Gentlemen of the Senate:
My nomination of Benjamin Fishbourn for the place of naval officer of the port of Savannah not having met with your concurrence, I now nominate Lachlan McIntosh for that office.
Whatever may have been the reasons which induced your dissent, I am persuaded they were such as you deemed sufficient. Permit me to submit to your consideration whether on occasions where the propriety of nominations appear questionable to you it would not be expedient to communicate that circumstance to me, and thereby avail yourselves of the information which led me to make them, and which I would with pleasure lay before you. Probably my reasons for nominating Mr. Fishbourn may tend to show that such a mode of proceeding in such cases might be useful. I will therefore detail them.
First. While Colonel Fishbourn was an officer in actual service and chiefly under my own eye, his conduct appeared to me irreproachable; nor did I ever hear anything injurious to his reputation as an officer or a gentleman. At the storm of Stony Point his behavior was represented to have been active and brave, and he was charged by his general to bring the account of that success to the headquarters of the Army.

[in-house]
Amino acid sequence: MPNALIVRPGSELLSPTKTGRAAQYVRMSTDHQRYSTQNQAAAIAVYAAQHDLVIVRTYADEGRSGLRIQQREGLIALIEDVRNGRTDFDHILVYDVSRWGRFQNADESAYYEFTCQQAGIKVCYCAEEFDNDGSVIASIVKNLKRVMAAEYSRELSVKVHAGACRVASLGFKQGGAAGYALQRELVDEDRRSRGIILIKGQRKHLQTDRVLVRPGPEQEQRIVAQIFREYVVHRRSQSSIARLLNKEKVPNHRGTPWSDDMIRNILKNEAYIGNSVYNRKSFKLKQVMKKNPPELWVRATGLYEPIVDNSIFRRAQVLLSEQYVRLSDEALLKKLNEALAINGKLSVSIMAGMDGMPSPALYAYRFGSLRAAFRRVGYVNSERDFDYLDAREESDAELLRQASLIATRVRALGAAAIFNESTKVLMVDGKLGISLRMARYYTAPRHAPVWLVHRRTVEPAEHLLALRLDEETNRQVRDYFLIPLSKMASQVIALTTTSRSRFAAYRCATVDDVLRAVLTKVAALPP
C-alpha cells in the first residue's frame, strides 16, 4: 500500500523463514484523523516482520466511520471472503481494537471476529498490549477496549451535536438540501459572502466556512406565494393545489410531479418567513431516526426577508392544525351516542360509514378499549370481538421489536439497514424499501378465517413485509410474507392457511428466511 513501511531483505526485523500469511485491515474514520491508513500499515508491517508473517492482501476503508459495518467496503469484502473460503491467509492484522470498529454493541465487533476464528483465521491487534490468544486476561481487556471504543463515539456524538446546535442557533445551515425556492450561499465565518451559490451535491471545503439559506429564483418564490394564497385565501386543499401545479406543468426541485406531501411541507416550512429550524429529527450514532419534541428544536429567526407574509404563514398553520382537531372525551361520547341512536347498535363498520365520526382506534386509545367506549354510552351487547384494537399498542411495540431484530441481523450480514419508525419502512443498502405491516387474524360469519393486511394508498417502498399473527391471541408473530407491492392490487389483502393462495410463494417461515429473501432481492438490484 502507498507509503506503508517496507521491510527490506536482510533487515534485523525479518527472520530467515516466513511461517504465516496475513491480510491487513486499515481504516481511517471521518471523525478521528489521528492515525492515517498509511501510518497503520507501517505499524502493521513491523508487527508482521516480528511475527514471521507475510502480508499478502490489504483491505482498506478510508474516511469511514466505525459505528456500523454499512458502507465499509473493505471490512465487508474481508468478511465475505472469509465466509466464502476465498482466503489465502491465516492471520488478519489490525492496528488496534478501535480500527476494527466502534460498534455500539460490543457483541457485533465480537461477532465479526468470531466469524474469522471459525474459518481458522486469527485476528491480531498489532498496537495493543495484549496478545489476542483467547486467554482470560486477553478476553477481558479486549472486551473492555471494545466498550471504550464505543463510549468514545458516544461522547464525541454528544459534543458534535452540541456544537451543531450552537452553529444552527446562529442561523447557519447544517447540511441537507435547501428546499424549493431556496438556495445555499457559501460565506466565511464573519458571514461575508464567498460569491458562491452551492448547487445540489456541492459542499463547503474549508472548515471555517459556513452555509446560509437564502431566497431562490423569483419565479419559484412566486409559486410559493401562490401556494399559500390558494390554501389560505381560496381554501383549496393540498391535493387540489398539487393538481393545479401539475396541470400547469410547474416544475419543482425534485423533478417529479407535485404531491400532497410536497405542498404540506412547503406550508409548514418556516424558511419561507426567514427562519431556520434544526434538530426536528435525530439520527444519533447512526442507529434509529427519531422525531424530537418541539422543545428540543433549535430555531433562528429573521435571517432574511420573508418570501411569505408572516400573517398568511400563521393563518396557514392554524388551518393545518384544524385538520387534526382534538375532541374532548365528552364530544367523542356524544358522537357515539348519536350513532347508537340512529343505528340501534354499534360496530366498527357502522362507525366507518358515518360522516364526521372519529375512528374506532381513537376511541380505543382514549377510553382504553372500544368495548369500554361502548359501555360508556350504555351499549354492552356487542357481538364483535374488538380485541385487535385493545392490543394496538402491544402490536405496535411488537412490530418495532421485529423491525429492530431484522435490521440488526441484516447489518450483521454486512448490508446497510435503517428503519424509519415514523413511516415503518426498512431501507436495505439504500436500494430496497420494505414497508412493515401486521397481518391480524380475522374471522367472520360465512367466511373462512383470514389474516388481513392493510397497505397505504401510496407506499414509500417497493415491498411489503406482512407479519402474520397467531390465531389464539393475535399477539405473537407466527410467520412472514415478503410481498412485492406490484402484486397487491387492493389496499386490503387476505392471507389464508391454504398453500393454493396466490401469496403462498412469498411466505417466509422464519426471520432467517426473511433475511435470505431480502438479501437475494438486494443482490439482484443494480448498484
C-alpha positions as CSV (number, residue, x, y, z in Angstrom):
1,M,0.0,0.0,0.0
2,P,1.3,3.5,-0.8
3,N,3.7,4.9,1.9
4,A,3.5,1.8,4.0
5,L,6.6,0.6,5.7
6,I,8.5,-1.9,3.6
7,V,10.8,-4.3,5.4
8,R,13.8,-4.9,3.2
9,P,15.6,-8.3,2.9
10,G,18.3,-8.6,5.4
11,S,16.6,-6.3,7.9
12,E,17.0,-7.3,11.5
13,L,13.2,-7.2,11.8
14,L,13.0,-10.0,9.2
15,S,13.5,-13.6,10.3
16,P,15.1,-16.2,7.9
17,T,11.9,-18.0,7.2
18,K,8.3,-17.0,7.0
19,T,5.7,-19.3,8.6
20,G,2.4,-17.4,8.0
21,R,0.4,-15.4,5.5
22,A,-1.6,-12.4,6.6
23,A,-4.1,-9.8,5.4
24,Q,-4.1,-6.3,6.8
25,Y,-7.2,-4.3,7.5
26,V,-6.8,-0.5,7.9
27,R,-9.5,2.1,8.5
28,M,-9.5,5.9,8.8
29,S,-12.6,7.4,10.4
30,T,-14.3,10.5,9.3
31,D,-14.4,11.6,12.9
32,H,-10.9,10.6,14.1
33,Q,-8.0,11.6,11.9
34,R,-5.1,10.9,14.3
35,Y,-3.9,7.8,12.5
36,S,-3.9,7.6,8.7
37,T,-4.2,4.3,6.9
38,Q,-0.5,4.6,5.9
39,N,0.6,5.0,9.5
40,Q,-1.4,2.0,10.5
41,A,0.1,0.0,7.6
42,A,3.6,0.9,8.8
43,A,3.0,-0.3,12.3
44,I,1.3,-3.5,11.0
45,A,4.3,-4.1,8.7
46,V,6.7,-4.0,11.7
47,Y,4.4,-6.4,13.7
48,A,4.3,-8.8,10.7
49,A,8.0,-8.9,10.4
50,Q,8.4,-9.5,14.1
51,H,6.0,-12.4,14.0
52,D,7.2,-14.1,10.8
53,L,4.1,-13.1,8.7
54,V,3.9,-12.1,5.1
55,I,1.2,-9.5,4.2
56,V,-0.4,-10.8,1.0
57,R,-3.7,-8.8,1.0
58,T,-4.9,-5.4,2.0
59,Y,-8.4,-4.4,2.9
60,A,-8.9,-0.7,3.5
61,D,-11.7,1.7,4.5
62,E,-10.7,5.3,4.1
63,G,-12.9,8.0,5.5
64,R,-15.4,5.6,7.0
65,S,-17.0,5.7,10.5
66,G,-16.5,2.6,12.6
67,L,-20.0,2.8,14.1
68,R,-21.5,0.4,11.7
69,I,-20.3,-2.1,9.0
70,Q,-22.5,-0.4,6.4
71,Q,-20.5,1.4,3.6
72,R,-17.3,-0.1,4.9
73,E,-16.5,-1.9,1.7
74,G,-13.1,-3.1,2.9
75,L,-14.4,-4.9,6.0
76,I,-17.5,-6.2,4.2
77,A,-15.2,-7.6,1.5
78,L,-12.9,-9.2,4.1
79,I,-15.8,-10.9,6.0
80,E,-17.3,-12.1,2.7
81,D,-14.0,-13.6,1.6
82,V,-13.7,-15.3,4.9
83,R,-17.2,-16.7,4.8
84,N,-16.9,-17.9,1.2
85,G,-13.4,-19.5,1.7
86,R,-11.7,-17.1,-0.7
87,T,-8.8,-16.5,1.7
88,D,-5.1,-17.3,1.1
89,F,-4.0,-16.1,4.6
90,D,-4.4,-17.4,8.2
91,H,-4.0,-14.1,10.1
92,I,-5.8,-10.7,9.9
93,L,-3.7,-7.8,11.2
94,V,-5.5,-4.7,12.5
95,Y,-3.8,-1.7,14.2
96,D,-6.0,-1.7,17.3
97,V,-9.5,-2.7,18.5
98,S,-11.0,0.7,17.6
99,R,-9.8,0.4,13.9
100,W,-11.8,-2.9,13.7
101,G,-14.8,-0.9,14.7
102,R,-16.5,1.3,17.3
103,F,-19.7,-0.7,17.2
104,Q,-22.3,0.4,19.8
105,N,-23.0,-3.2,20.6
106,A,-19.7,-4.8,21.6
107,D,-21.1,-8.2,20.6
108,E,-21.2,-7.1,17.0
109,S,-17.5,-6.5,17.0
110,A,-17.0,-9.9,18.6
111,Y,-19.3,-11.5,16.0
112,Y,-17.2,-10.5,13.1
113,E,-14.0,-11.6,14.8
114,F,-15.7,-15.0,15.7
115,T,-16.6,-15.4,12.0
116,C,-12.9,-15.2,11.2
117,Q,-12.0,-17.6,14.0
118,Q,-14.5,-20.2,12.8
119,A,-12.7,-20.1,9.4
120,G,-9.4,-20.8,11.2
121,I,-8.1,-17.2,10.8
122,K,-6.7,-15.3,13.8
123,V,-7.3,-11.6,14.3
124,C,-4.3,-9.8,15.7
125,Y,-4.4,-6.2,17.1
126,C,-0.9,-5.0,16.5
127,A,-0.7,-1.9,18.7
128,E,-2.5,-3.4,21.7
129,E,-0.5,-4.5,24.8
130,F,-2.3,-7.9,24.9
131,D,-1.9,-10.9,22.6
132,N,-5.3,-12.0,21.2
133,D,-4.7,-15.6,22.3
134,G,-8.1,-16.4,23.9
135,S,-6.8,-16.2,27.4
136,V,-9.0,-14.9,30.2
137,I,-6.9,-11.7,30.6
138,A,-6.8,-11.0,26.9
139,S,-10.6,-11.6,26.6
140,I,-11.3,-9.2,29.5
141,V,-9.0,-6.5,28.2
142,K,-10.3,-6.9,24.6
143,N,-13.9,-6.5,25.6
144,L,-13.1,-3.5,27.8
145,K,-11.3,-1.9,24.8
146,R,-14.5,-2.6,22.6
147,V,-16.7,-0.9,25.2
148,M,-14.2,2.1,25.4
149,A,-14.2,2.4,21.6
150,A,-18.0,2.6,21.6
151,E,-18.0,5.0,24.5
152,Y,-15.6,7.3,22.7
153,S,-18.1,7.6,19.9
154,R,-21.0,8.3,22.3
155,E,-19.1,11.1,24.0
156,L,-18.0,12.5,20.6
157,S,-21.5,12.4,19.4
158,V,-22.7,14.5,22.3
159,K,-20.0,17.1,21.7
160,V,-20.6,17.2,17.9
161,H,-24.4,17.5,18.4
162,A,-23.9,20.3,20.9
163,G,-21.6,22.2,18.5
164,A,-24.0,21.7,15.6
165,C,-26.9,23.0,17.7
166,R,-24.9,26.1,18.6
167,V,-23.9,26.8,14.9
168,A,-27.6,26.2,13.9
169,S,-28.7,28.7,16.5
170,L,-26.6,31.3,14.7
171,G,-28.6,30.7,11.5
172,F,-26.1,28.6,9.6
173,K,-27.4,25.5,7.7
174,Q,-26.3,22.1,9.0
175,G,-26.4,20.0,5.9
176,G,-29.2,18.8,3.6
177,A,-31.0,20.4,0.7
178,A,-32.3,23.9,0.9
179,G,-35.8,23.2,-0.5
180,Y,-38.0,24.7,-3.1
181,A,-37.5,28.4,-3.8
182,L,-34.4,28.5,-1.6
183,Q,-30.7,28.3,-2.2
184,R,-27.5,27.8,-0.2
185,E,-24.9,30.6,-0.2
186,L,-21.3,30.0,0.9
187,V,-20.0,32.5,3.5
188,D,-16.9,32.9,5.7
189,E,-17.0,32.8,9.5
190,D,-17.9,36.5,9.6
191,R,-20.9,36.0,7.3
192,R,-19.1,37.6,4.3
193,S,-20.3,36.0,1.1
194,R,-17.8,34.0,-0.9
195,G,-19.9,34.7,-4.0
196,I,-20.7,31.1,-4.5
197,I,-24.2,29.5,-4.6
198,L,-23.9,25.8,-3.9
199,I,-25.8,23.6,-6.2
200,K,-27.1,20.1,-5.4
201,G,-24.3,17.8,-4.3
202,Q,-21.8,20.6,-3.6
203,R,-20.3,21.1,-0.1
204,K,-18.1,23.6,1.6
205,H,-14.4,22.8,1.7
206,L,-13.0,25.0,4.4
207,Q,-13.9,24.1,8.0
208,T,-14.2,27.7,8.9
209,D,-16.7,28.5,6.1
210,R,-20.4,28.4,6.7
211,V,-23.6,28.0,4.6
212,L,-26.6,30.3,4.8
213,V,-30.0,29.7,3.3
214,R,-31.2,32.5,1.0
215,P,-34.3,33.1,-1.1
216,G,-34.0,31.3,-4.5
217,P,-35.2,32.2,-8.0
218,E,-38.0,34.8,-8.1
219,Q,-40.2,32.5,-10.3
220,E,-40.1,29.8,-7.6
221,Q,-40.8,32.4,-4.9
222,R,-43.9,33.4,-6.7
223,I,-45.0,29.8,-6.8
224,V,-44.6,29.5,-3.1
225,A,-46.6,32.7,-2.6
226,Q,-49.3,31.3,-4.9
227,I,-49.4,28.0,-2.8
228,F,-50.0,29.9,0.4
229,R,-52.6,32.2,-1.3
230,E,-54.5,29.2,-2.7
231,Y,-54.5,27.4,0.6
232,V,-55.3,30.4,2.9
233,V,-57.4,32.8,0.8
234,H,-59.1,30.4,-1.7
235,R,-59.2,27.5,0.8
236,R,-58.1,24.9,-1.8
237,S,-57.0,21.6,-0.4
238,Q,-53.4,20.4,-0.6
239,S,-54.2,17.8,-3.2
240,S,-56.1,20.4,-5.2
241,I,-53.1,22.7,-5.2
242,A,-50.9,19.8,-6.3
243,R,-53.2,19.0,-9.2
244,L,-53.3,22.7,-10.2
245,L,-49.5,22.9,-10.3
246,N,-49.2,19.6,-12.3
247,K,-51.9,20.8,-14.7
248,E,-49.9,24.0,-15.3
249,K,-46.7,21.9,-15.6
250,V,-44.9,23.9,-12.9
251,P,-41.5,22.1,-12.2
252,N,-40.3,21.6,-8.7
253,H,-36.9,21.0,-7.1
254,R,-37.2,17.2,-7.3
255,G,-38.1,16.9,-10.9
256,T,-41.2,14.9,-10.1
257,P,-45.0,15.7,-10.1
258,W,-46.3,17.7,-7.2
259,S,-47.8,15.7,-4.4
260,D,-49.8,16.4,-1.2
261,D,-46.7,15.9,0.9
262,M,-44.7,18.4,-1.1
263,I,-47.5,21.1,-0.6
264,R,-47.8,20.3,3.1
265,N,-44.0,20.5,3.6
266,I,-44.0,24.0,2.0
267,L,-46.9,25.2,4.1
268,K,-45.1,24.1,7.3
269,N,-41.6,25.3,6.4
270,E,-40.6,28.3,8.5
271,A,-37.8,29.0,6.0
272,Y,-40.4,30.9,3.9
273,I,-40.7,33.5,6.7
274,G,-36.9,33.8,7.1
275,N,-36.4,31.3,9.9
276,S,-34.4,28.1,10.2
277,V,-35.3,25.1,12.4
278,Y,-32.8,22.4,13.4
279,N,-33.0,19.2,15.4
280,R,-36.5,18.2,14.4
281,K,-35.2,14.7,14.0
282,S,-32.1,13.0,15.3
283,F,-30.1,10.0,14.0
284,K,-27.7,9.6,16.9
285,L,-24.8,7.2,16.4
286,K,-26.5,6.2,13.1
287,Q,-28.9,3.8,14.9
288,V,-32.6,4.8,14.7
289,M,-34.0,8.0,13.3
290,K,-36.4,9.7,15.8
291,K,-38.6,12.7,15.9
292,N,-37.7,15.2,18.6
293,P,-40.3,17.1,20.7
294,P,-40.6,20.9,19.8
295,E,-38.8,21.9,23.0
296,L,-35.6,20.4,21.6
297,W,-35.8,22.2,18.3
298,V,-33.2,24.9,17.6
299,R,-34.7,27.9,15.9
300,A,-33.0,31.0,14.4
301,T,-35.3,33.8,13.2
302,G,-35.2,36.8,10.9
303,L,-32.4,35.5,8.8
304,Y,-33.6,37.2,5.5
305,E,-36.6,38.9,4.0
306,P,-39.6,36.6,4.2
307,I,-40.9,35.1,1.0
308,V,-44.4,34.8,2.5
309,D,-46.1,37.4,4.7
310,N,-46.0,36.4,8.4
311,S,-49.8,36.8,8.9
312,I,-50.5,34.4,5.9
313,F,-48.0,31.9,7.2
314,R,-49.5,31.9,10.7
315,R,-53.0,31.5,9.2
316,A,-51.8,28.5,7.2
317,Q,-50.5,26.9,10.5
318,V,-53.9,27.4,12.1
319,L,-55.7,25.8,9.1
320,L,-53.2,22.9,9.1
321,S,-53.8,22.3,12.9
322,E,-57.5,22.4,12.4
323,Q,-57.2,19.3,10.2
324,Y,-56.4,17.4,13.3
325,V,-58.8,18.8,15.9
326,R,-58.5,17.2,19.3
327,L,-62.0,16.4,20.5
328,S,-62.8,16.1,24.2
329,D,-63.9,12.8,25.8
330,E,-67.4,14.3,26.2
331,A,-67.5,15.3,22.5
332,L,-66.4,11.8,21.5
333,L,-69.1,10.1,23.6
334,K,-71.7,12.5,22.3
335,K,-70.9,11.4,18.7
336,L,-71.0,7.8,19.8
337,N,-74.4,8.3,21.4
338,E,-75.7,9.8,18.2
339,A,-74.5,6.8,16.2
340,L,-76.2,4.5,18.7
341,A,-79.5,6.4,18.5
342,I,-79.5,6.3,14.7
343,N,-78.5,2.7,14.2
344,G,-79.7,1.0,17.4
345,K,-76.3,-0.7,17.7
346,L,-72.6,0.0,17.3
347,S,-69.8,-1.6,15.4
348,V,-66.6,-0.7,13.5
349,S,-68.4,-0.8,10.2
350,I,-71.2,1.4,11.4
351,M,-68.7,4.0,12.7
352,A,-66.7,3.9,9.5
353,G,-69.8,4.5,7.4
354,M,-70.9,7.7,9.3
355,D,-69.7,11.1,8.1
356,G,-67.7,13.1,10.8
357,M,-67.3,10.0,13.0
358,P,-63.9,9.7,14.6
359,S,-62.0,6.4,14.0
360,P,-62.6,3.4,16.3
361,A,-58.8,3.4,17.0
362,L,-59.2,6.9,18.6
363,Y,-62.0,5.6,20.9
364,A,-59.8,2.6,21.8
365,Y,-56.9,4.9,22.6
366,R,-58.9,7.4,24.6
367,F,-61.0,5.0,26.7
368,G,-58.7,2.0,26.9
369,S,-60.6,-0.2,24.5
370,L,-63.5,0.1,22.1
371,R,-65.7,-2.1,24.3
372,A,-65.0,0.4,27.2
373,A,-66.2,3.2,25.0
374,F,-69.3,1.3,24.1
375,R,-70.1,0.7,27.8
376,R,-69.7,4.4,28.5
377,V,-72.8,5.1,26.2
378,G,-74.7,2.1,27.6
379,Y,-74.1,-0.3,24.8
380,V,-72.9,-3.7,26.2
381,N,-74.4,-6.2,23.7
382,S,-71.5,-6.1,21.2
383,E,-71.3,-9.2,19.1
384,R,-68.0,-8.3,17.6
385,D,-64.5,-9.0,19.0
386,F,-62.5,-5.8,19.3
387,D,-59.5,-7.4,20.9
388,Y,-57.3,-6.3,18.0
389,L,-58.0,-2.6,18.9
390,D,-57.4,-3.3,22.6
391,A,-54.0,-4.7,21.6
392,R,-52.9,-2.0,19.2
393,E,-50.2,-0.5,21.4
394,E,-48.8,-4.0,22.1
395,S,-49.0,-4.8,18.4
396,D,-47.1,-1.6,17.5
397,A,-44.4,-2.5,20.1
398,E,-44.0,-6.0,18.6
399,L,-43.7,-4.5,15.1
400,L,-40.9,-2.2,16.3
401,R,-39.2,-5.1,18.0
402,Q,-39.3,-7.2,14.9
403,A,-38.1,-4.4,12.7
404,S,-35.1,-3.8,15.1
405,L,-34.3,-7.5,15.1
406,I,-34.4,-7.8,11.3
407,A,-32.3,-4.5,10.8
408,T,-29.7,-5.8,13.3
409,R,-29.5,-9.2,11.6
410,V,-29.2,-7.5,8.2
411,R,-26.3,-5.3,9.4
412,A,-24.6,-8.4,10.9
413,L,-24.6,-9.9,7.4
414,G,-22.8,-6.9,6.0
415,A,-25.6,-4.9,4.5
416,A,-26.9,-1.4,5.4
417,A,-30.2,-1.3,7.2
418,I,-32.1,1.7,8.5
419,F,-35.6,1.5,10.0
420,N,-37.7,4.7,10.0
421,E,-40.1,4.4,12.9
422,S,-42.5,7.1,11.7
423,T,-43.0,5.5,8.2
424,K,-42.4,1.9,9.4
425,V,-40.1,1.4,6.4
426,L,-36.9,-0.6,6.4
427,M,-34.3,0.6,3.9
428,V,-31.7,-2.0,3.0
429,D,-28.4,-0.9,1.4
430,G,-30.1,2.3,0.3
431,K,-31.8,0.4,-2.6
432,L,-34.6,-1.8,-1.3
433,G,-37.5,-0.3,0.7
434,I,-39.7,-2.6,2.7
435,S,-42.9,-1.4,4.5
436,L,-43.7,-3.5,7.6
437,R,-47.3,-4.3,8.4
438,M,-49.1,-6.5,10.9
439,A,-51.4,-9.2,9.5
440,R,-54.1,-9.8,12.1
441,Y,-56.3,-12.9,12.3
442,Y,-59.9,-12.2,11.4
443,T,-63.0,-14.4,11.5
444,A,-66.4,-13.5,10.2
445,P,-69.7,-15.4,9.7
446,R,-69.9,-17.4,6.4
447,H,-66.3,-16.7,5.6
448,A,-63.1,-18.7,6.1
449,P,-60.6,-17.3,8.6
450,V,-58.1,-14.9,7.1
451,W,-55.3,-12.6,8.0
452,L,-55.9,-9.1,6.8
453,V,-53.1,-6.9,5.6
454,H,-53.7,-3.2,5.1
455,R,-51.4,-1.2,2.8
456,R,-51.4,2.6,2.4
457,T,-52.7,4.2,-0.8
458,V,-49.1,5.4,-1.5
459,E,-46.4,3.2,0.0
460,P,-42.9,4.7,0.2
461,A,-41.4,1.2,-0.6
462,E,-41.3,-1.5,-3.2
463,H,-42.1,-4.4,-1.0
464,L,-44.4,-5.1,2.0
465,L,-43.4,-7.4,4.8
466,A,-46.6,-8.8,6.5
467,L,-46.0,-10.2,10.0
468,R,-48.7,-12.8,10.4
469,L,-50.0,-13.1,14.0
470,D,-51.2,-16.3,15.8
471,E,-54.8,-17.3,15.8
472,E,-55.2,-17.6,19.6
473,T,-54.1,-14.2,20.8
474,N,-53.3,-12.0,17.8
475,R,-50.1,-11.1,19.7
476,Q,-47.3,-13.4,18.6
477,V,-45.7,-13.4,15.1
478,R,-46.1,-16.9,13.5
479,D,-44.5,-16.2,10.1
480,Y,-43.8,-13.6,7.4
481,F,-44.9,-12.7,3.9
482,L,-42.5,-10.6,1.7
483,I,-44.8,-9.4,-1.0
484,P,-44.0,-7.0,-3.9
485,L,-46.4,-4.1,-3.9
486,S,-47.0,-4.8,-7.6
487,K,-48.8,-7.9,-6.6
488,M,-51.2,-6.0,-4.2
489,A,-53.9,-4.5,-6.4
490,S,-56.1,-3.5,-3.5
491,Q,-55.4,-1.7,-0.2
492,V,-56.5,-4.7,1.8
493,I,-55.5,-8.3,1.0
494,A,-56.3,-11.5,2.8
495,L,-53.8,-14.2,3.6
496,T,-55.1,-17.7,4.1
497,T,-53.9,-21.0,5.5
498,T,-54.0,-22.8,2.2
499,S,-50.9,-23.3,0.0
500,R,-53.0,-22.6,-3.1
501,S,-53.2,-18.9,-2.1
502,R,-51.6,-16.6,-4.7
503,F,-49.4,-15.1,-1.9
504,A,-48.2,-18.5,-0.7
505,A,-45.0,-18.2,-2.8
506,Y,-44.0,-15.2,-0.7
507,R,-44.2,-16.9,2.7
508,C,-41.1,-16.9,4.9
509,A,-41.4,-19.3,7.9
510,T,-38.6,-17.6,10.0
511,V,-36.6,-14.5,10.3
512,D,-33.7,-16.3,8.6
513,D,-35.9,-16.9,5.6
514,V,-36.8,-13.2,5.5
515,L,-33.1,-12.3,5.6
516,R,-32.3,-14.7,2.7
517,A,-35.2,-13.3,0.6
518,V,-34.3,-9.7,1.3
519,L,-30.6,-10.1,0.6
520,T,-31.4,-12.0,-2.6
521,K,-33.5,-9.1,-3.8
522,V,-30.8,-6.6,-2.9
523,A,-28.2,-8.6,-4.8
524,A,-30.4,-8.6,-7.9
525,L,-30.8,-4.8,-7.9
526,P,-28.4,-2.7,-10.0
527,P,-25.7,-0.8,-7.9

Secondly. Since his residence in Georgia he has been repeatedly elected to the assembly as a representative of the county of Chatham, in which the port of Savannah is situated, and sometimes of the counties of Glynn and Camden; he has been chosen a member of the executive council of the State and has lately been president of the same; he has been elected by the officers of the militia in the county of Chatham lieutenant-colonel of the militia in that district, and on a very recent occasion, to wit, in the month of May last, he has been appointed by the council (on the suspension of the late collector) to an office in the port of Savannah nearly similar to that for which I nominated him, which office he actually holds at this time. To these reasons for nominating Mr. Fishbourn I might add that I received private letters of recommendation and oral testimonials in his favor from some of the most respectable characters in that State; but as they were secondary considerations with me, I do not think it necessary to communicate them to you.
It appeared, therefore, to me that Mr. Fishbourn must have enjoyed the confidence of the militia officers in order to have been elected to a military rank; the confidence of the freemen to have been elected to the assembly; the confidence of the assembly to have been selected for the council, and the confidence of the council to have been appointed collector of the port of Savannah.
George Washington, Special Message Online by Gerhard Peters and John T. Woolley, The American Presidency Project https://www.presidency.ucsb.edu/node/200490